1 of 2
Anonymous, Associated Press
Artist's depiction shows a KC-45A tanker built by Northrop Grumman Corp. and the European Aeronautic Defence and Space Co. refueling a B-2 stealth bomber while the planes are in flight.

WASHINGTON — Northrop Grumman Corp. and European Aeronautic Defence and Space Co. beat out Boeing Co. to win a $35 billion order from the Air Force three months ago.

Yet the contract to build 179 aerial refueling tankers is hardly a done deal.

The surprise selection of a team that includes EADS — the parent company of Boeing's rival Airbus — has ignited a backlash among unions representing Boeing workers, lawmakers from Washington, Kansas and other states with Boeing plants and "Buy American" proponents in Congress.

They have pinned their hopes on the Government Accountability Office, which will rule on Boeing's protest of the massive military contract by June 19. While the Air Force is not bound by the GAO review, the decision will shape the tug-of-war on Capitol Hill and potentially determine which company walks away with the high-stakes award.

A ruling that finds problems with the Air Force selection would give critical ammunition to Boeing's congressional supporters as they try to block funding for the contract or force a new tanker competition. And that could position Boeing to capture part or all of the deal.

But a GAO ruling that upholds the award would leave Boeing backers with little justification to overturn the order. To be sure, the Boeing side wouldn't just abandon the fight, yet it would be an uphill effort.

"The outcome here is so unsettled that nobody knows where this will end up," said Loren Thompson, a defense industry consultant at the Lexington Institute in Virginia.

Further complicating matters is last week's ouster of the two top Air Force officials over mistaken nuclear shipments, leaving the service ill-equipped to answer difficult questions it may soon face about the contract, Thompson said.

The Air Force is under intense pressure to prove that it ran a fair competition after a procurement scandal in 2003 sent a top Air Force acquisition official to prison for conflict of interest and led to the collapse of an earlier tanker contract with Boeing.

The current contract is the first of three Air Force deals worth as much as $100 billion to replace its entire fleet of nearly 600 aerial refueling tankers over the next 30 years. With so much at stake, both sides have poured money into lobbying, advertising, media campaigns and blogs, though neither will say how much they've spent.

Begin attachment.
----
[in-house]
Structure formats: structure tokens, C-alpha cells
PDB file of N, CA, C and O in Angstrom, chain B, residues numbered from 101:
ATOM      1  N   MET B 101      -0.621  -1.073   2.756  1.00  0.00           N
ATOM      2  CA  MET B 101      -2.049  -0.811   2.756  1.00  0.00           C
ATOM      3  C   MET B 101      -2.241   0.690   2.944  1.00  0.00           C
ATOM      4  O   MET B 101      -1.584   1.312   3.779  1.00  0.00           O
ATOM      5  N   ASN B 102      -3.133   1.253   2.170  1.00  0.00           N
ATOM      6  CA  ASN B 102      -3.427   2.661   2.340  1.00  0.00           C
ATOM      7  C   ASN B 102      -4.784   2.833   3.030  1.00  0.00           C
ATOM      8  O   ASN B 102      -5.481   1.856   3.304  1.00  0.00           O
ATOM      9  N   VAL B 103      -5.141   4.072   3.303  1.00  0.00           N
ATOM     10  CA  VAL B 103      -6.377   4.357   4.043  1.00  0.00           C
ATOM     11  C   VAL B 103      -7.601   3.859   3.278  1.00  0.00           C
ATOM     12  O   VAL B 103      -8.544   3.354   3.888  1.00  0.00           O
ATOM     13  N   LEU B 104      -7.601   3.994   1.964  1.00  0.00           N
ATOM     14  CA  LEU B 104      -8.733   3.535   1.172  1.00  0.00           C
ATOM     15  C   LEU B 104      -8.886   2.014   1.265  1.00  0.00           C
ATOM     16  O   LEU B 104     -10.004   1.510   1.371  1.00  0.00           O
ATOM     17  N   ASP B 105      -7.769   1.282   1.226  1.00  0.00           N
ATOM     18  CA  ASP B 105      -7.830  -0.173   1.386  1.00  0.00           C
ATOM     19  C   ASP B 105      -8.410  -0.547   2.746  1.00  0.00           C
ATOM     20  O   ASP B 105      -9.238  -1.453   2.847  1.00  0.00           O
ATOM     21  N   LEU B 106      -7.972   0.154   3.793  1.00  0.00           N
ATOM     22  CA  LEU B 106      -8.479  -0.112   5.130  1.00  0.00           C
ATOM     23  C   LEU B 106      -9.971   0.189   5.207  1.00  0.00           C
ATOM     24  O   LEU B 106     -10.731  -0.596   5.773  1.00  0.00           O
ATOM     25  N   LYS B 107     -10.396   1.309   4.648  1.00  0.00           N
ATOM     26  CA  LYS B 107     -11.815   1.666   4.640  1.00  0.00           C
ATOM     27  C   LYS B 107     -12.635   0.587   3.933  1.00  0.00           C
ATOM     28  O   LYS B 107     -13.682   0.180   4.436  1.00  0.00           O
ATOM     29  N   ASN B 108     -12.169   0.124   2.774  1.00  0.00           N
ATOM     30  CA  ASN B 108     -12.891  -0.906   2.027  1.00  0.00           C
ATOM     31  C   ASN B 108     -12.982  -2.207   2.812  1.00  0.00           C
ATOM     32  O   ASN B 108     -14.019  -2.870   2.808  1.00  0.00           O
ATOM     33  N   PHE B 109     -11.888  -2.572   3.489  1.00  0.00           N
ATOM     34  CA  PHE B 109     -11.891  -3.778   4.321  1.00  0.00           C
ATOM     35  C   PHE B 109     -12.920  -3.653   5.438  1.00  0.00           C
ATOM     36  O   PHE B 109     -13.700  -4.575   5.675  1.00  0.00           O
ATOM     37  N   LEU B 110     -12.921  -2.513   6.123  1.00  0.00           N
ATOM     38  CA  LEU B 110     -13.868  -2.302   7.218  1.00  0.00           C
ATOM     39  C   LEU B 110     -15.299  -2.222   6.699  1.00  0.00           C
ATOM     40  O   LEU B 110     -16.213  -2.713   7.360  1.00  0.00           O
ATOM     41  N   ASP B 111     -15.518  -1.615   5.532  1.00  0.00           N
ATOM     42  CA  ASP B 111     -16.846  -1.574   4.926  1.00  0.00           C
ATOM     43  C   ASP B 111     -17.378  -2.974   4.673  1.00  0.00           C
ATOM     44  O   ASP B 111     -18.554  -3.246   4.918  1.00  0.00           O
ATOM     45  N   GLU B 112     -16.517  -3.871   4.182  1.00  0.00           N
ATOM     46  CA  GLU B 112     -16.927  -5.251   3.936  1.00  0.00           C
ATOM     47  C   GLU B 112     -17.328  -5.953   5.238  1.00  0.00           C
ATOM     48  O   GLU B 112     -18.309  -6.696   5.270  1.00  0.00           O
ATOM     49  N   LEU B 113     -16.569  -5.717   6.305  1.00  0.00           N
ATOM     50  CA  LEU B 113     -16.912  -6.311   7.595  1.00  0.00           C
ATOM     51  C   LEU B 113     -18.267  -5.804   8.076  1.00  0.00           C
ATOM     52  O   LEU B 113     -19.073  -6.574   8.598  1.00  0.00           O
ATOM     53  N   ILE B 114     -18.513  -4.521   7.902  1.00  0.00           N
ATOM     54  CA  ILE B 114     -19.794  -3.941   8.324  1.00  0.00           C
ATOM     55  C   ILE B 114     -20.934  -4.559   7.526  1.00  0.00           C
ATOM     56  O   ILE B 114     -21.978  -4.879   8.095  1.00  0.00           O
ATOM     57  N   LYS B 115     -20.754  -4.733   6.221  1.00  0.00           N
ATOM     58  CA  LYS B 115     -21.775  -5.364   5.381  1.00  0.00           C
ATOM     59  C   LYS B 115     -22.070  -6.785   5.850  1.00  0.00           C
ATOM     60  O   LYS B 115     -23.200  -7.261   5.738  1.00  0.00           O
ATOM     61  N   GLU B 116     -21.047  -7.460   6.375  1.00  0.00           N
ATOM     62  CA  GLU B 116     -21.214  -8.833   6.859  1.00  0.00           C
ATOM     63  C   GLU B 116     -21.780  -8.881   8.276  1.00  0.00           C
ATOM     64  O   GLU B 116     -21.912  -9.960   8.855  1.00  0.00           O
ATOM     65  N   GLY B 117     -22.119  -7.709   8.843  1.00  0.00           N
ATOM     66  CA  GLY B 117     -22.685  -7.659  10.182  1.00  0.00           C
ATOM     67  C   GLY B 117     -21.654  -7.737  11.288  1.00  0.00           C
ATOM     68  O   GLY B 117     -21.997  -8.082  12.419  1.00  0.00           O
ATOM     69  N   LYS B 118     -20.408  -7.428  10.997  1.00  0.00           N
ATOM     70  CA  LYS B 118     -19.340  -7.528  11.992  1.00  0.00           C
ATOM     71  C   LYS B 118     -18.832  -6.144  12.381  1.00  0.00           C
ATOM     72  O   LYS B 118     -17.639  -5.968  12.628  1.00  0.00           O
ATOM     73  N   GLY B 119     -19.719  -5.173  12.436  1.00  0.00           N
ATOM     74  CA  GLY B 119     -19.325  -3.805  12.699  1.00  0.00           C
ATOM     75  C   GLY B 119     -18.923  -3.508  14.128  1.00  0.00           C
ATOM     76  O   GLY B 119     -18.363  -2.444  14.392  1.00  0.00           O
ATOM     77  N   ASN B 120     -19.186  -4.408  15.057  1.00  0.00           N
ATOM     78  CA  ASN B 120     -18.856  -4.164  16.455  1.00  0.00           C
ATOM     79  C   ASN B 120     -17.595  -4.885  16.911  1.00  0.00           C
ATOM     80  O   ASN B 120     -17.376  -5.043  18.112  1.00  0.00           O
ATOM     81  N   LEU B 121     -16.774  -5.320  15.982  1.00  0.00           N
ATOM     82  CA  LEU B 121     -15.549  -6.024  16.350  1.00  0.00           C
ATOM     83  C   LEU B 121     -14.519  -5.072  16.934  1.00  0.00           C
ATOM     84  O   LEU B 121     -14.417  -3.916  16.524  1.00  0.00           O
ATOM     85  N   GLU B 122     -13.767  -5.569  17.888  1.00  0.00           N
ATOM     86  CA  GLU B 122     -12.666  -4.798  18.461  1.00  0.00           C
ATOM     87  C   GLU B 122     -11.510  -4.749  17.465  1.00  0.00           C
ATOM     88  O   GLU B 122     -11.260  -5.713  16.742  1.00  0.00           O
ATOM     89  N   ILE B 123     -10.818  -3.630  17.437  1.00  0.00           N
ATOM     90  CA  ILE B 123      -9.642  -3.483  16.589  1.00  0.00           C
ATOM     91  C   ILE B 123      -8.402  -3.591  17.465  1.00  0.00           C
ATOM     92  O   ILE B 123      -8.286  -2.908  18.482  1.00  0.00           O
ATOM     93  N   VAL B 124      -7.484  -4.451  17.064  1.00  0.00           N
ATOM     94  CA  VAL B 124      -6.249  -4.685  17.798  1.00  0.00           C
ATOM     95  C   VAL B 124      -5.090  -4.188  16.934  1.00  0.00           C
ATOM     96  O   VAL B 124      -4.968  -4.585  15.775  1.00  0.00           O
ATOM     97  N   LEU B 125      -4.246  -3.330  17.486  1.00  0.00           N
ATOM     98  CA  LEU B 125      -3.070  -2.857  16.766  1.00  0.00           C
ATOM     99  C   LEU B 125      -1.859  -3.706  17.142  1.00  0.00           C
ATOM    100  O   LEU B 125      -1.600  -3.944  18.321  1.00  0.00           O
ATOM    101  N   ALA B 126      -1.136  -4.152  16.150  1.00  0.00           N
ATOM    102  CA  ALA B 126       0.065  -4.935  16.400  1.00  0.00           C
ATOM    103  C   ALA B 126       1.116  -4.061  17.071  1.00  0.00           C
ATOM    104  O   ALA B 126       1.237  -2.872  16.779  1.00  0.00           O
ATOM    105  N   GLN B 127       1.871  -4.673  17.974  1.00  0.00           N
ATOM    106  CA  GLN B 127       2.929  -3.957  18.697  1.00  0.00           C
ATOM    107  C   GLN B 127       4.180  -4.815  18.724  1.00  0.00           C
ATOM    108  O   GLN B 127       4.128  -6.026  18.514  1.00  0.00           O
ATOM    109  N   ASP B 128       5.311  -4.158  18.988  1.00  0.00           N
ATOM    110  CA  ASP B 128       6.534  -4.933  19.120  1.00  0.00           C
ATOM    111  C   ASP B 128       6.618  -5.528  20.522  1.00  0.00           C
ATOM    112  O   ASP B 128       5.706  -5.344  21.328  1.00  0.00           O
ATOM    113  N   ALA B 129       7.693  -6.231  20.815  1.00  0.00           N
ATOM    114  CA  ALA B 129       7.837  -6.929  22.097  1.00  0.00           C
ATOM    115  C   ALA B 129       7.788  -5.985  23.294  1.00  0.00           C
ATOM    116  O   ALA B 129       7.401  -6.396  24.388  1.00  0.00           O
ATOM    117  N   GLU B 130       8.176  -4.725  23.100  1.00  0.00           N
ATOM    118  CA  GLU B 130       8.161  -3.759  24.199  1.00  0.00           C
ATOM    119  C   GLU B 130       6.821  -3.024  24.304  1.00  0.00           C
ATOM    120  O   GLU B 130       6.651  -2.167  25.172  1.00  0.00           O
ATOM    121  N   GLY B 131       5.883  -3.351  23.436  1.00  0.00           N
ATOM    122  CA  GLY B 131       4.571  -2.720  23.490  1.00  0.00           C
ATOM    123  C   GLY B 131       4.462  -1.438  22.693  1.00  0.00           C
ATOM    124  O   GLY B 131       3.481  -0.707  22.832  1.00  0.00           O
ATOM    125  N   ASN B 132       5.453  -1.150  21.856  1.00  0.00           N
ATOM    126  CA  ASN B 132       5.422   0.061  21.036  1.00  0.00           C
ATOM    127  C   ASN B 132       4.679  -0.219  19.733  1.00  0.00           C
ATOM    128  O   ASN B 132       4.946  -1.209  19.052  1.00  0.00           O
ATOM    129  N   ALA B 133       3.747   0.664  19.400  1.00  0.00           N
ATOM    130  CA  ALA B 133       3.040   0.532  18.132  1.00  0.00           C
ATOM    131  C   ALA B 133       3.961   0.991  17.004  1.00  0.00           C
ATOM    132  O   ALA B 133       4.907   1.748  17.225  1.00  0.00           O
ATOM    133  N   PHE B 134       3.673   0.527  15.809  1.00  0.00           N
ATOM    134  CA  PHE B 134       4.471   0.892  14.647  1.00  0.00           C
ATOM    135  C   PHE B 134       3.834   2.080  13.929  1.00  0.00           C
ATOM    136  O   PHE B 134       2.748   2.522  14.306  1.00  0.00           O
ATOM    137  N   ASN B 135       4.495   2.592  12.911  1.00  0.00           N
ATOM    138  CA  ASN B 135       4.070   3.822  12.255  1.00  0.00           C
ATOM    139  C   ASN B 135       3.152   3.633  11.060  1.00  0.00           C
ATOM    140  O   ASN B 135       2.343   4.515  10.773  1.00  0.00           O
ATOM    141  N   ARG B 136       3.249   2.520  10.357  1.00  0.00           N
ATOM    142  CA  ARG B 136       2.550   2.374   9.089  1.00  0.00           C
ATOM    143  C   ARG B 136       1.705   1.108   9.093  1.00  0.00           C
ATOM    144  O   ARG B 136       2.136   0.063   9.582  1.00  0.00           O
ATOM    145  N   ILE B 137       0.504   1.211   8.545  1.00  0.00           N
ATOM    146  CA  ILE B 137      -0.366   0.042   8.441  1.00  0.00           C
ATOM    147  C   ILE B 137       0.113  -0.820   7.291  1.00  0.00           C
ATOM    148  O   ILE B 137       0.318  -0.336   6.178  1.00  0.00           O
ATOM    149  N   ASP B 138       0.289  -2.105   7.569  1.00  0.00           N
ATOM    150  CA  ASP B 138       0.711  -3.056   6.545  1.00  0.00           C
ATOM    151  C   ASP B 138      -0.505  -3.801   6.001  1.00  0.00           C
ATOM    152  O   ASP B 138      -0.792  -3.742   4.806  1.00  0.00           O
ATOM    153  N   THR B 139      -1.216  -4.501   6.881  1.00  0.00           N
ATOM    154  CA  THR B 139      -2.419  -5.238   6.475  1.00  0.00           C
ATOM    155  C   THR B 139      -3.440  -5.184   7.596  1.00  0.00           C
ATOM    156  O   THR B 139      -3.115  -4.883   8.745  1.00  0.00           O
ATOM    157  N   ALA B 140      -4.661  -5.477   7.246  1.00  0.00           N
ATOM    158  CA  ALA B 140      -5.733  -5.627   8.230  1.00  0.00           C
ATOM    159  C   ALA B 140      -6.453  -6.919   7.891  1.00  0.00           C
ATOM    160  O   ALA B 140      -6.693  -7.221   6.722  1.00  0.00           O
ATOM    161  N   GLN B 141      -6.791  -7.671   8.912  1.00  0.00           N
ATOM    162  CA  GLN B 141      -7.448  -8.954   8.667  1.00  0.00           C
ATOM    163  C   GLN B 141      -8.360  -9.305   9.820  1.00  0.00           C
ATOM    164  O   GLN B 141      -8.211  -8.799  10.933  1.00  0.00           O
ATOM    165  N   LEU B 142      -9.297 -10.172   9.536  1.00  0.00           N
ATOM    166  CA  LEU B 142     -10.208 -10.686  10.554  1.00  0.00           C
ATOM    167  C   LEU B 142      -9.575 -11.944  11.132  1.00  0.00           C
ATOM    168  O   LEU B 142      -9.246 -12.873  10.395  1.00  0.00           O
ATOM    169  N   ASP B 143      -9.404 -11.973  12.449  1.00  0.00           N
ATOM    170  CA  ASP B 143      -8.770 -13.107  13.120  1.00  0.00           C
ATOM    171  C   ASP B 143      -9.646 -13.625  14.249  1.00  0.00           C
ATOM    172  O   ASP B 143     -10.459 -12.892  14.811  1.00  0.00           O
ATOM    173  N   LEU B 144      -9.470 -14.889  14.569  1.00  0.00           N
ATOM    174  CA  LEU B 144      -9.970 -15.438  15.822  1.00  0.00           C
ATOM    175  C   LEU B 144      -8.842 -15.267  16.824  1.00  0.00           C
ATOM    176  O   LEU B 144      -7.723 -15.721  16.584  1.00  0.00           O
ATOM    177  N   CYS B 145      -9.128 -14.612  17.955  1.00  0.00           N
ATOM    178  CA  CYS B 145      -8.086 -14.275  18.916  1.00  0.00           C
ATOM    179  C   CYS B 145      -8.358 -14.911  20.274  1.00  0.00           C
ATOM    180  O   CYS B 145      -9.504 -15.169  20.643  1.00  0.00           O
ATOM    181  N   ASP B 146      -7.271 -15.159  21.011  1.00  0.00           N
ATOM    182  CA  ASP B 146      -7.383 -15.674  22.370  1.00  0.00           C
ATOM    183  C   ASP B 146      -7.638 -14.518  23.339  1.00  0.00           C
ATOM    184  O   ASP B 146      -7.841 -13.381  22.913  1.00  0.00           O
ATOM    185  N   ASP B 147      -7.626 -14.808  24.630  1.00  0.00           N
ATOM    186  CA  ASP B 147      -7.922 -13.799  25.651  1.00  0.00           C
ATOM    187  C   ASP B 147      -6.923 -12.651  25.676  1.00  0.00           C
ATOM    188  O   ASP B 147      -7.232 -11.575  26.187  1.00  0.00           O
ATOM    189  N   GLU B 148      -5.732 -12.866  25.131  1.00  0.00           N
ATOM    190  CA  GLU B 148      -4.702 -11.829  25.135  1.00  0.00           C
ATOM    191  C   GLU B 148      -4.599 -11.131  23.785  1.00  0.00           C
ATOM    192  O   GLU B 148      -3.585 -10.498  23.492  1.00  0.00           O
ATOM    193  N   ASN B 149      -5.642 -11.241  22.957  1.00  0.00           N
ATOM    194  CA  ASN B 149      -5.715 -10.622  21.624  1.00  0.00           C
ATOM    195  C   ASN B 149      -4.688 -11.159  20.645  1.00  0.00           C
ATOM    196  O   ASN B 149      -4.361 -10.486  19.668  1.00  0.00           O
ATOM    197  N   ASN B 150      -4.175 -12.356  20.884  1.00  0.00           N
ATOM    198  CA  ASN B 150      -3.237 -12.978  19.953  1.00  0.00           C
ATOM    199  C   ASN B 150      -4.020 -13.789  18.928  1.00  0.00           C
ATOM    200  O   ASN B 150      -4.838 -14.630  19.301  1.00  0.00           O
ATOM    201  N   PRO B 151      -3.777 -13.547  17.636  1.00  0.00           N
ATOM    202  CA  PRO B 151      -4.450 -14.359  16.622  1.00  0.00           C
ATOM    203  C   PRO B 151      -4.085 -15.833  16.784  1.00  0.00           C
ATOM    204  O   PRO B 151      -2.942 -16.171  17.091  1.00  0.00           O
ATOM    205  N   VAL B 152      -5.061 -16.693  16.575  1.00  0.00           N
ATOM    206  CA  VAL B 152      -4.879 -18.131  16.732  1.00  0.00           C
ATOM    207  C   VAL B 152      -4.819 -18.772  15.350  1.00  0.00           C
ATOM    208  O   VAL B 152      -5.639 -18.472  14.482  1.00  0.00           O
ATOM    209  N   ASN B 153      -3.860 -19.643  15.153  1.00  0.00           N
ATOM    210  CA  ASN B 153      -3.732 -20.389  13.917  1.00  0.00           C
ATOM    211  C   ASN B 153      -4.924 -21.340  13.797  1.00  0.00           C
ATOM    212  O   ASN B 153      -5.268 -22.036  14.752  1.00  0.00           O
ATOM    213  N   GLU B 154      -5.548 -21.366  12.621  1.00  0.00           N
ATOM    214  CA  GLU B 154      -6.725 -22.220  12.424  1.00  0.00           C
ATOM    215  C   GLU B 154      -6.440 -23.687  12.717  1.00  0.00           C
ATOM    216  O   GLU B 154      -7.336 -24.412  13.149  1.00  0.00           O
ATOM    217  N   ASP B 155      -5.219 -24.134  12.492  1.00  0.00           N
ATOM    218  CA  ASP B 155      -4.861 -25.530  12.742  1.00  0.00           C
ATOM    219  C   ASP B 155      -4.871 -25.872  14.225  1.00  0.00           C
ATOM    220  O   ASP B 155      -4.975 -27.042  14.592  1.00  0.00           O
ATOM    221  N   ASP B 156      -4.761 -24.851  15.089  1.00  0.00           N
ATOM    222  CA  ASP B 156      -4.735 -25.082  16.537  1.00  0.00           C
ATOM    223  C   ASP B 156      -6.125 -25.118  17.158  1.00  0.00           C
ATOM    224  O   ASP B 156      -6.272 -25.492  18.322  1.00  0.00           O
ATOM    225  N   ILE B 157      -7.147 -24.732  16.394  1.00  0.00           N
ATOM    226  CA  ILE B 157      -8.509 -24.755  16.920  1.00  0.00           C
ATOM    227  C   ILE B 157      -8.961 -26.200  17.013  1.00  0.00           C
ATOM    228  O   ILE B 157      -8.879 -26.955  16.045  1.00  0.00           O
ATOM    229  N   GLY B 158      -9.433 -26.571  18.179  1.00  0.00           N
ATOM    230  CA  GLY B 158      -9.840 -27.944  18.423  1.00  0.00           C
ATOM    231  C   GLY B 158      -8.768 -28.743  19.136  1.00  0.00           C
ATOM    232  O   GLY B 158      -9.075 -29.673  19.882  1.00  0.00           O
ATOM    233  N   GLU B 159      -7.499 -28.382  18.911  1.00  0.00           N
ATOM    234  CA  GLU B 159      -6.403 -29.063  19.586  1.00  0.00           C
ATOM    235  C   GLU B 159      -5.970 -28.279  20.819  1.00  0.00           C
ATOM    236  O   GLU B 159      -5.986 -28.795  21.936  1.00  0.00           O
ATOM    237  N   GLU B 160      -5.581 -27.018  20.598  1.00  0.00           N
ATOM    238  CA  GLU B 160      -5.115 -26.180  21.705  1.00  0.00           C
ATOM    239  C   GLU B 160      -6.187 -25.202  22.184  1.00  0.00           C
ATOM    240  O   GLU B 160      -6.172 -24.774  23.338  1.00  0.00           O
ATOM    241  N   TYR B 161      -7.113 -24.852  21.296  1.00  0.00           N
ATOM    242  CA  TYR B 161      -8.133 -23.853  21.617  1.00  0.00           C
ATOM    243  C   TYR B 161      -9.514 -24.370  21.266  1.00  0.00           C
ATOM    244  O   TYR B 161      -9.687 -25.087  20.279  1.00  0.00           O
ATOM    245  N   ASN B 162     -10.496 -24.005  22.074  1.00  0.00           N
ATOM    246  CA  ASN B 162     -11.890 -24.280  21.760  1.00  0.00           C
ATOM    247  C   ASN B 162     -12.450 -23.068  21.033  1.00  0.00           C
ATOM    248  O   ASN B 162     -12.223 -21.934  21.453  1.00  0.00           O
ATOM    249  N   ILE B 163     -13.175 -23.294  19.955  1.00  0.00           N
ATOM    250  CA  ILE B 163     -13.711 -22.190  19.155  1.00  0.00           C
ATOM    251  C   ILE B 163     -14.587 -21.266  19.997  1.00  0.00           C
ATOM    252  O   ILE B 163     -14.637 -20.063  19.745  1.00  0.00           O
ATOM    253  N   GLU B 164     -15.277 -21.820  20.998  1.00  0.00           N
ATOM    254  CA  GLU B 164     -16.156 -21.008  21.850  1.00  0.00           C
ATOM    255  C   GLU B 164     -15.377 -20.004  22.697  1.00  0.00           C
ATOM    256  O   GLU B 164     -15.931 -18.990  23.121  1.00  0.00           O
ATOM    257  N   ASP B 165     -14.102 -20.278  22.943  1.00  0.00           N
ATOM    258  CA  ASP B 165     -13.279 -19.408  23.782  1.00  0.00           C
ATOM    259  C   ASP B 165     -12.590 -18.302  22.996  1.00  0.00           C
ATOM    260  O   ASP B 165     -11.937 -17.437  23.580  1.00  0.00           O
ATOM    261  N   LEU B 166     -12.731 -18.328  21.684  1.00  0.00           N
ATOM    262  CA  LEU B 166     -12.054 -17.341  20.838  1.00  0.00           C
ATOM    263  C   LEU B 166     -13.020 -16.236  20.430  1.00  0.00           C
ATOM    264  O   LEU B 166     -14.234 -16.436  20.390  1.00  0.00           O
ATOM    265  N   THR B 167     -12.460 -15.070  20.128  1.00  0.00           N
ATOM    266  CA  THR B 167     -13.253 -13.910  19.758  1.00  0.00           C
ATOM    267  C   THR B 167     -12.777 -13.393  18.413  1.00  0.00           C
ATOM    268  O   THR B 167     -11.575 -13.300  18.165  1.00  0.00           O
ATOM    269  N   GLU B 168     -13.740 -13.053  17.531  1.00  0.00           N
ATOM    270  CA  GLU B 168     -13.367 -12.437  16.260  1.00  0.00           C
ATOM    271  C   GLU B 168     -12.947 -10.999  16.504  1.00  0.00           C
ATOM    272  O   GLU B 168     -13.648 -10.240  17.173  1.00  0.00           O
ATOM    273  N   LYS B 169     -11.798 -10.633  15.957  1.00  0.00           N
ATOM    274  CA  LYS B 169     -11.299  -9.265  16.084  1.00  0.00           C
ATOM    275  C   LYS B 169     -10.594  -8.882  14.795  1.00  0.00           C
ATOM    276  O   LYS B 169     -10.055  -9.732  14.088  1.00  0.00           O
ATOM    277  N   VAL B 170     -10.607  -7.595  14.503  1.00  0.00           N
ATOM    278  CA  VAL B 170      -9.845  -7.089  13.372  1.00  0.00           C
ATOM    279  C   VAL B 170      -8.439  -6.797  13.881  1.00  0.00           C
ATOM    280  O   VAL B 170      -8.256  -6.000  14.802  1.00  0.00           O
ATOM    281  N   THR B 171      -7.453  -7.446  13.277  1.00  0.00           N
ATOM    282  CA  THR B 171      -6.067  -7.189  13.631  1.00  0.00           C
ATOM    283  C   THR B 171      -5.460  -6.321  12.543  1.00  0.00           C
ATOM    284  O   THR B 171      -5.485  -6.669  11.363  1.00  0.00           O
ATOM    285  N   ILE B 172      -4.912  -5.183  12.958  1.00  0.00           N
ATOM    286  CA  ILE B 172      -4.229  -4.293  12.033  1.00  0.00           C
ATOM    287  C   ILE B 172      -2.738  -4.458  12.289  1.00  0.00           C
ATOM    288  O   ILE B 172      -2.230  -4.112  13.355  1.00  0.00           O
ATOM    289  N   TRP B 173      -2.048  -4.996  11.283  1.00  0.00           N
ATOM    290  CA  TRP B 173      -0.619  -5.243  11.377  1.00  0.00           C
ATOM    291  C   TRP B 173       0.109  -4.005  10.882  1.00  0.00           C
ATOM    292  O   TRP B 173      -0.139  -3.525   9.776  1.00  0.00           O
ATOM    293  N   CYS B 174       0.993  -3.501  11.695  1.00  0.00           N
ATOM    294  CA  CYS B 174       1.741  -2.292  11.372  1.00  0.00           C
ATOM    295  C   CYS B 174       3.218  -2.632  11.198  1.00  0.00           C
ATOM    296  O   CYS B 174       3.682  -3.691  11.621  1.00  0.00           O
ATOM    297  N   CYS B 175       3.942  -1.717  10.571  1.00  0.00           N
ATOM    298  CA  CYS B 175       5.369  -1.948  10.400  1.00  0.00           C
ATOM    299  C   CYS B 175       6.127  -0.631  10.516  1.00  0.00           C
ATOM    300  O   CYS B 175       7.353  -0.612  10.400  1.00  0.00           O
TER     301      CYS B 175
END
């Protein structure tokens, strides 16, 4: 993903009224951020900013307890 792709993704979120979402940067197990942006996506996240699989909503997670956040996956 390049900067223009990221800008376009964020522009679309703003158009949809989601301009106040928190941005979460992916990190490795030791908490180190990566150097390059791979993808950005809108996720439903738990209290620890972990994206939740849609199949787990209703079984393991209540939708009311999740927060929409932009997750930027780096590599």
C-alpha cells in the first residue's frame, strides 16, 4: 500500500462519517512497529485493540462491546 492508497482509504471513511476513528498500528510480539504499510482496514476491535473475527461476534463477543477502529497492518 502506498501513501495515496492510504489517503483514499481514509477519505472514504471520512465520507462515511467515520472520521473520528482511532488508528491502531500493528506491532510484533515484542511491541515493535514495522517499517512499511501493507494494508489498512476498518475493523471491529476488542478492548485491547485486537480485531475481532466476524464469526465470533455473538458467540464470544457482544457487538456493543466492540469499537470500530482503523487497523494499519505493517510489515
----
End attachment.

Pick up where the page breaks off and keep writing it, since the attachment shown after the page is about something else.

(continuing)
Boeing has been running full-page ads in Washington, D.C., publications, including some that cover the defense industry. The Chicago-based company has also tapped several of its lobbying firms, including the Gephardt Group, to press its case.

Los Angeles-based Northrop has hired former Sens. Trent Lott, R-Miss., and John Breaux, D-La., to argue its position. And its ad campaign has hit radio stations and trade publications inside the Beltway and local newspapers in places where its tanker work would be done.

Northrop's message is clear: Its tanker will create American jobs. Northrop estimates the contract would support four new factories and 48,000 jobs with 230 U.S. suppliers, including more than 1,500 new positions in Mobile, Ala., where the tanker would be assembled.

Northrop — which currently has 1,228 Utah employees — has said 220 jobs would be added in Utah with the contract, both in Northrop's operations and with four supplier companies. Boeing has 739 employees and 236 suppliers and vendors in Utah.

A Boeing tanker would support 44,000 new and existing jobs at Boeing and more than 300 U.S. suppliers, the company says. Boeing would perform much of the work in Everett, Wash., and Wichita, Kan.

On Capitol Hill, supporters have echoed Boeing's claim that the Air Force biased the tanker competition to favor the larger plane offered by Northrop and EADS, even though it had originally asked for a medium-sized aircraft. Boeing's backers also maintain the Northrop/EADS team had an unfair advantage since the U.S. trade representative has filed a complaint with the World Trade Organization charging the European Union with providing illegal subsidies to Airbus.

The EU has filed a similar complaint with the WTO, accusing the U.S. government and several states of providing unfair support to Boeing.

Lawmakers are holding off moving on any major tanker-related legislation until after the GAO ruling. Still, a massive fiscal year 2009 defense policy bill passed by the House does include a provision requiring the Air Force to review the impact of subsidies on the tanker competition if the WTO rules against the EU.

The bill would also prohibit the Pentagon from awarding future contracts to companies that benefit from illegal subsidies and require it to consider the impact of contracts on U.S. jobs.